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Reduce Cost by Removing the Seven Wastes

June 4, 2015

Reducing or eliminating waste is one of the major principles of lean manufacturing, practiced by Solar Innovations, Inc.. Waste is often considered synonymous with trash; however, in lean manufacturing, it is categorized into seven areas:

Transportation: Though required and nearly impossible to eliminate, the movement of products between manufacturing functions can often be reduced by re-organizing the process flow.

Inventory: Attempting to run large batches, as is the case with traditional manufacturing, requires stocking vast inventories for both raw materials and work in progress (WIP).

Motion: Any unnecessary movement, whether lifting, walking, or transferring components should be reduced or eliminated whenever possible.

Waiting: Any idle time for either employees or equipment, caused by a host of problems, is considered waste and should be eliminated.

Overproduction: Completing finished products before the order has been placed or producing more than will be ordered leads to significant waste in a number of areas.

Over-Processing: Completing extra, unnecessary work that adds no value to the final product.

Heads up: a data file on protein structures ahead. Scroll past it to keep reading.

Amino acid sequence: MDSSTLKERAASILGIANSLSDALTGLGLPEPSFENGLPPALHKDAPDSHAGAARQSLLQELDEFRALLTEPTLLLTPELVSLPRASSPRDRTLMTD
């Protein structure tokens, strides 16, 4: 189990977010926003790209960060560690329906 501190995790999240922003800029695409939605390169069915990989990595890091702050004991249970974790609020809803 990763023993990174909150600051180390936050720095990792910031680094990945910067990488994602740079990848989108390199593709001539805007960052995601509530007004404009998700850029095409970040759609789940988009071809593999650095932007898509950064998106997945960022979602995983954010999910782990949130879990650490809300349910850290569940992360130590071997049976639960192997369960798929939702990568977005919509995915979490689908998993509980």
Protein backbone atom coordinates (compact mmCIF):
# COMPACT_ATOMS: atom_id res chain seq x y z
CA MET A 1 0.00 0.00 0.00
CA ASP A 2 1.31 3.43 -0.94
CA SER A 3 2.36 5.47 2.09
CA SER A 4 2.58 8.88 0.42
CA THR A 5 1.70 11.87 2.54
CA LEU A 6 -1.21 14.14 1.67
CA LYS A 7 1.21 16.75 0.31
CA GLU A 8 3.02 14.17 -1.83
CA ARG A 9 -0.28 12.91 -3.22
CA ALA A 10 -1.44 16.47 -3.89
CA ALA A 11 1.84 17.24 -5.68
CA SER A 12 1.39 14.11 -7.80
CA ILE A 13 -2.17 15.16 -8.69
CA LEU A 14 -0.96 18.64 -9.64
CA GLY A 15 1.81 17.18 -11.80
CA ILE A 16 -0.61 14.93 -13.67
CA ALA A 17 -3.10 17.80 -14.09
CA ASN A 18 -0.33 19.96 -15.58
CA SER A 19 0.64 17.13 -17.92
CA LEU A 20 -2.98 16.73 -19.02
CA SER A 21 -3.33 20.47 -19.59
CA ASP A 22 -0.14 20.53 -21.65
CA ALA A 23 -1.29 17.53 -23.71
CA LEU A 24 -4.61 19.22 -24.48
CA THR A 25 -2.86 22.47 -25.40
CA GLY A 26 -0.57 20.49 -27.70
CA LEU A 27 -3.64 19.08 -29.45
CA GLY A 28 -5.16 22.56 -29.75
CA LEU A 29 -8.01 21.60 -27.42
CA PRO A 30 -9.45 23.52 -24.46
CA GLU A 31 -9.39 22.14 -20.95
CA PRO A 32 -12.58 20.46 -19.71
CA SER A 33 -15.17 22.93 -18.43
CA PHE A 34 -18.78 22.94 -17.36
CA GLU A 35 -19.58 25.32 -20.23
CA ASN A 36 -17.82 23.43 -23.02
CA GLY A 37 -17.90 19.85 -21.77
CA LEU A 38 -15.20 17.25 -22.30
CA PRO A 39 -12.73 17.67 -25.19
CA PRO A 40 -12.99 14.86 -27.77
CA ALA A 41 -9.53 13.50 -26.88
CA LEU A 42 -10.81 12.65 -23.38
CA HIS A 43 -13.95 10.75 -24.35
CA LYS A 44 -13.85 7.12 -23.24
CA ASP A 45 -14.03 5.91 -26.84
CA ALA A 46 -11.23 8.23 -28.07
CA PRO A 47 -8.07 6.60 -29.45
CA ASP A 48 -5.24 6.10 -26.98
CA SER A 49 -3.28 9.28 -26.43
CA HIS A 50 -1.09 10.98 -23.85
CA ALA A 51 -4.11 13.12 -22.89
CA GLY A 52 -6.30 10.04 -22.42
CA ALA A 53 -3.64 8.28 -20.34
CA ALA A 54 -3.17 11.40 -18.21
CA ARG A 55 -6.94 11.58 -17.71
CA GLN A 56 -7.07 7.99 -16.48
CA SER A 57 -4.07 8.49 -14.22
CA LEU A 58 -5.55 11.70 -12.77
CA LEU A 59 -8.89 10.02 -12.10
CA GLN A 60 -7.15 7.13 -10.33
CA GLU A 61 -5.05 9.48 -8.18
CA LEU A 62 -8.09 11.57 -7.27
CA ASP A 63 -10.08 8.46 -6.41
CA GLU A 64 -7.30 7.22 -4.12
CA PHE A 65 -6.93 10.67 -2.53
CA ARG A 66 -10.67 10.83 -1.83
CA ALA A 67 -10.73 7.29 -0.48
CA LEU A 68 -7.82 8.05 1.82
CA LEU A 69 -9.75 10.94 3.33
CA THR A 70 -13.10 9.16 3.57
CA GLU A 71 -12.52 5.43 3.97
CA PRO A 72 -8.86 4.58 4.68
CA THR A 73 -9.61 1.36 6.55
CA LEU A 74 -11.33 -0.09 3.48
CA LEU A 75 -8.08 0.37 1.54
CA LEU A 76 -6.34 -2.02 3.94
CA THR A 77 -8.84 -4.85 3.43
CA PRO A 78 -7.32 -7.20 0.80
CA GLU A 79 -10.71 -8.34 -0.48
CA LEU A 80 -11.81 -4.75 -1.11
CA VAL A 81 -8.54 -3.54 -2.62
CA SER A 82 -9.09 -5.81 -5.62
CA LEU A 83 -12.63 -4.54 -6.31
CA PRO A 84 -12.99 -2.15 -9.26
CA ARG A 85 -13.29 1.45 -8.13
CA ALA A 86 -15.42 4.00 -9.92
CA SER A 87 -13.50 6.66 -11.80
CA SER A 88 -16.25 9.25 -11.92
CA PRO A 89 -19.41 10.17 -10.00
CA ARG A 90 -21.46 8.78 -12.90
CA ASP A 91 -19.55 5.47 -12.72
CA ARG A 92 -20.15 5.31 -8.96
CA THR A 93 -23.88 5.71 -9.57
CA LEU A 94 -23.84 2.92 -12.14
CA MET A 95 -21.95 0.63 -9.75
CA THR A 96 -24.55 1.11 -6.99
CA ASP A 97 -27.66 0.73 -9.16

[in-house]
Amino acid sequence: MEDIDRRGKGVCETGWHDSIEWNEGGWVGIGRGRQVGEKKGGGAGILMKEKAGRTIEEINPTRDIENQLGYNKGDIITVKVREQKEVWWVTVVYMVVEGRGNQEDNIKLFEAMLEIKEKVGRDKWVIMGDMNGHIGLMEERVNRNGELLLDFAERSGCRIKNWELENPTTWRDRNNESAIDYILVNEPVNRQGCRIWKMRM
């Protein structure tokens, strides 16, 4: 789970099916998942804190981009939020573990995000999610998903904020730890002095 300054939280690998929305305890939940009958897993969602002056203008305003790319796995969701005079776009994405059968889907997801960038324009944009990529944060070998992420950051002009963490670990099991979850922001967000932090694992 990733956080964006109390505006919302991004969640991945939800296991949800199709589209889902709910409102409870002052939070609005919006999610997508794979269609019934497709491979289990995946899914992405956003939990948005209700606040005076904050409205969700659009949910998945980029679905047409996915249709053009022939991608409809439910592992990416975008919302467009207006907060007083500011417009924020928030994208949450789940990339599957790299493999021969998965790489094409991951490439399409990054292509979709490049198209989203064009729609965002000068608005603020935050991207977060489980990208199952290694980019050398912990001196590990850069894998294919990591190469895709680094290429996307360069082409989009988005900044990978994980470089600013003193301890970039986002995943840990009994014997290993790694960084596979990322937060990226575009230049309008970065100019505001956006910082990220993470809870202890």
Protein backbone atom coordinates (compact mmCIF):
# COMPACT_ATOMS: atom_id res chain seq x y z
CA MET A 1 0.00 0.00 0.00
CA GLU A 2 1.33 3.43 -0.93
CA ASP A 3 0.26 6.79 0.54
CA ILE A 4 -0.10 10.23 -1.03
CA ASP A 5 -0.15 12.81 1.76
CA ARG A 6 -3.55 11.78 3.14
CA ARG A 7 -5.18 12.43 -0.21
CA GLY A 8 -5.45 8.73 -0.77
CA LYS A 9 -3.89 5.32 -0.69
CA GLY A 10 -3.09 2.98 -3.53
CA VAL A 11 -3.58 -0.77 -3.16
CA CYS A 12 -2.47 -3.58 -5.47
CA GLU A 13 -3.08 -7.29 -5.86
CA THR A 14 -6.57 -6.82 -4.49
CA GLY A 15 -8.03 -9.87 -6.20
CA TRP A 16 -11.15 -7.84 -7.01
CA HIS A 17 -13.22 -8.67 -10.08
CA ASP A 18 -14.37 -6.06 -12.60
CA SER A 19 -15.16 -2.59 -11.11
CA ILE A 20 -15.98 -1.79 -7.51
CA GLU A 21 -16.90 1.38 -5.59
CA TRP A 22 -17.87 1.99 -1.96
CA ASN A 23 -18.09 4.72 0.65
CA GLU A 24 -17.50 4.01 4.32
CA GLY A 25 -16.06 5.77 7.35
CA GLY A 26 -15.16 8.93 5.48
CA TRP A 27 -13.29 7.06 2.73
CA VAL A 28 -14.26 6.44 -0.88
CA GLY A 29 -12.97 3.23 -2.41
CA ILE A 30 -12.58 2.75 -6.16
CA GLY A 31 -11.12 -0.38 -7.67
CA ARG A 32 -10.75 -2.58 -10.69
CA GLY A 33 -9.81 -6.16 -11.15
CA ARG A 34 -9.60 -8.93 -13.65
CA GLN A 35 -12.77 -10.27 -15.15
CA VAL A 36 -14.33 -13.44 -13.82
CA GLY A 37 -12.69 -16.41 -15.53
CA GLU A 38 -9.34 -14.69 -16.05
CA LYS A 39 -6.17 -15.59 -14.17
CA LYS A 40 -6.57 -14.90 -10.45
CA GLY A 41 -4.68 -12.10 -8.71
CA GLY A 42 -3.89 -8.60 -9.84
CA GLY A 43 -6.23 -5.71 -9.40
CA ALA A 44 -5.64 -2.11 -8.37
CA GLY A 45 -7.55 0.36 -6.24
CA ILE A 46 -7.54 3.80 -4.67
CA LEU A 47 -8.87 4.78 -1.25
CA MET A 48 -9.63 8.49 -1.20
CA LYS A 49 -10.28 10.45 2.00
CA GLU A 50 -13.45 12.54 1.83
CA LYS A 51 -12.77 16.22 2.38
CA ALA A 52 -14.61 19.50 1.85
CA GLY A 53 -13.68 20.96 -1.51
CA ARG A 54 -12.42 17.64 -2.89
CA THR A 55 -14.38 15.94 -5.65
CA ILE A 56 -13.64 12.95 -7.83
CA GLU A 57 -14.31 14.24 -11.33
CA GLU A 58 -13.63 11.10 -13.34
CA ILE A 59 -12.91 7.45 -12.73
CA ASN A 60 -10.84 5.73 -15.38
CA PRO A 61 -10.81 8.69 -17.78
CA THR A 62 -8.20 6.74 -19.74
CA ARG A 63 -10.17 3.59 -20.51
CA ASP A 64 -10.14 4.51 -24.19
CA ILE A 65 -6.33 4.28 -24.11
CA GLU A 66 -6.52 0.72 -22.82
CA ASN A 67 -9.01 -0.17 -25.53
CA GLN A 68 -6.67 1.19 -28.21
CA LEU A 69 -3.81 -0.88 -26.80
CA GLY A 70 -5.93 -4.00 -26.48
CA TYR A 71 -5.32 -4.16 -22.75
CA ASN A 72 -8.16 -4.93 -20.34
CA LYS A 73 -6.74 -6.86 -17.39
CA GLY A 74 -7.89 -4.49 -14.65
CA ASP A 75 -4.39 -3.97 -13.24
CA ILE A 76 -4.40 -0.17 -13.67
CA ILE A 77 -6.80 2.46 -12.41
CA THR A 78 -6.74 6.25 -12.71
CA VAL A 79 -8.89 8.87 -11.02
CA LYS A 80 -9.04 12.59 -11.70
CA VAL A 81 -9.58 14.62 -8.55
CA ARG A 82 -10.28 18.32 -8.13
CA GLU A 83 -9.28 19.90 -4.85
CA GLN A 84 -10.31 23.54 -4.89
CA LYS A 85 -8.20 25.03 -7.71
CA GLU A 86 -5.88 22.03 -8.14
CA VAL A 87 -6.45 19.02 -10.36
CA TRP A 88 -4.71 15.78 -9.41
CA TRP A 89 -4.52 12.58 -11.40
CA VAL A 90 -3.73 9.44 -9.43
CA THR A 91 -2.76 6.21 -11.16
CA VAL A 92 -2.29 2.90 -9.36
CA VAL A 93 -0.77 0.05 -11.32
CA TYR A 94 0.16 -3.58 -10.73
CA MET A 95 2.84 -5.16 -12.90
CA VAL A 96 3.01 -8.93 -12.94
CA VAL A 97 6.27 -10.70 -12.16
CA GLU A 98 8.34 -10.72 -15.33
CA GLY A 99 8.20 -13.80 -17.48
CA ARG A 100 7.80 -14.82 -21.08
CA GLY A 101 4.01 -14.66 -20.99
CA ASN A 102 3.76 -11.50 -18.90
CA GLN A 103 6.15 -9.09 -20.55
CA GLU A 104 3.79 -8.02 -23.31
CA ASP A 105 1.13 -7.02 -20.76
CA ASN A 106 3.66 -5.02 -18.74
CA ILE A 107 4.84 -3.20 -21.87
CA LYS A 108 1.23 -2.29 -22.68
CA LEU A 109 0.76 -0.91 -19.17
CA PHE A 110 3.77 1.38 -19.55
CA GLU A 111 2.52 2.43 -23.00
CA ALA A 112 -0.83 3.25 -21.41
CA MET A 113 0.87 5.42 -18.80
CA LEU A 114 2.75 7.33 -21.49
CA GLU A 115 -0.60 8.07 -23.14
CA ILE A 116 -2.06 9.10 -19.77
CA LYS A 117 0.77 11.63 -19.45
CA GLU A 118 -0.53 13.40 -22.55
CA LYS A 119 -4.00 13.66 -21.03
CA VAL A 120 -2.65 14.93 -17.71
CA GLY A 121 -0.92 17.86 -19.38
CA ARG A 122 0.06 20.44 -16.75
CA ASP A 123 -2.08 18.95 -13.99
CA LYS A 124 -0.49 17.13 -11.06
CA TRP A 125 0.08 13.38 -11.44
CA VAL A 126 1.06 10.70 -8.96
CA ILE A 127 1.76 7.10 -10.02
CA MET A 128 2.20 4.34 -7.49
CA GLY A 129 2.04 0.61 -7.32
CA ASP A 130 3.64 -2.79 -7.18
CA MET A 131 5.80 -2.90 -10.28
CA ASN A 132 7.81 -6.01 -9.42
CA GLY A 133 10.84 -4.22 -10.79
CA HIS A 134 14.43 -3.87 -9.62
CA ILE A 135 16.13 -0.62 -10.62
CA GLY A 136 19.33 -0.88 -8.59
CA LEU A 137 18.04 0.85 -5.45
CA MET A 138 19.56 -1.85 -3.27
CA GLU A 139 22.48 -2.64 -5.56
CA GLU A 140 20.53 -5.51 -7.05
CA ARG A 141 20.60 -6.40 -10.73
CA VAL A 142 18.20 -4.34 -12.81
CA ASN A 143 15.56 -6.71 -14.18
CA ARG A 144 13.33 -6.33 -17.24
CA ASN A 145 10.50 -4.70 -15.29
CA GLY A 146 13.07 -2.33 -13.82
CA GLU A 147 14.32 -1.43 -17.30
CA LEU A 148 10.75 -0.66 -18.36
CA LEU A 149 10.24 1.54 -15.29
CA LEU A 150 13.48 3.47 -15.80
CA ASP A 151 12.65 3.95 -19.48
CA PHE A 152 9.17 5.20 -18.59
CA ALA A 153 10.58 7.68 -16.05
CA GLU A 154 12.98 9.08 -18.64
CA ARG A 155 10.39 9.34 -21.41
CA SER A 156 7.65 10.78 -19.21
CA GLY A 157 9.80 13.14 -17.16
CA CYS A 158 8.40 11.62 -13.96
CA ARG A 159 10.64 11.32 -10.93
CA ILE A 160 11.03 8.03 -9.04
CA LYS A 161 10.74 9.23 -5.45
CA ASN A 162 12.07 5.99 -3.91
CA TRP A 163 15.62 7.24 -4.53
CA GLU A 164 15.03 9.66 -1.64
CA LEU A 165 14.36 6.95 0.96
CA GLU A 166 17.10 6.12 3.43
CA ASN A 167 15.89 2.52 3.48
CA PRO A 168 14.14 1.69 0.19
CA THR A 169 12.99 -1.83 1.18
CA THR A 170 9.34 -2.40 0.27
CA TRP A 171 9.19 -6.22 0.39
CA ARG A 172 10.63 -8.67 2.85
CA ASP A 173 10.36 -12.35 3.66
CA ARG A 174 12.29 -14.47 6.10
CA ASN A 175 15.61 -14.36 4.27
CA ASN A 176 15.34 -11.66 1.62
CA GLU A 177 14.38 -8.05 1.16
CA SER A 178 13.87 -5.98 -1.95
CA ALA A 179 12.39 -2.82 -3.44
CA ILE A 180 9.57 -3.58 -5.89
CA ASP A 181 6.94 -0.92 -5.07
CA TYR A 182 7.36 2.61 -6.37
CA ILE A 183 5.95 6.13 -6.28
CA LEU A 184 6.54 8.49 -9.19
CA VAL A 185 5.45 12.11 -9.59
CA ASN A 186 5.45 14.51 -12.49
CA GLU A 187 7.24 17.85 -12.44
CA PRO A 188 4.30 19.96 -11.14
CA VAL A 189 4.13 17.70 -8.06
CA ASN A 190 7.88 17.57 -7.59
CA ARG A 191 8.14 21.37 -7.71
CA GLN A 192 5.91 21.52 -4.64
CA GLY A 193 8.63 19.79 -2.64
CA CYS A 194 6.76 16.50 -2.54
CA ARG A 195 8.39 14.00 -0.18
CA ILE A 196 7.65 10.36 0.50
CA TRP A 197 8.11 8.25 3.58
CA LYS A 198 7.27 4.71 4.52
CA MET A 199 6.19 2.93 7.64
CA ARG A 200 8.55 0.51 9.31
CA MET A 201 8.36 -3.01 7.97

Defects: Any defect that leads to rework, waste, delivery delays, excess paperwork, and time for investigations.

There are two useful mnemonics to help you remember these ideas: TIM WOOD and WORM PIT:

T – Transport W – Waiting
I – Inventory O – Overproduction
M – Motion R – Rejects
W – Waiting M – Motion
O – Overproduction P – Processing
O – Over-processing I – Inventory
D – Defects T – Transport

 

Implementing Lean Manufacturing is the most efficient way to reduce and eliminate wastes in your production processes and even your office processes.

For more information on Solar Innovations, Inc.’s efforts in continuous improvement, LEED certification, and core values, please visit our website: About Us or email: skylight@solarinnovations.com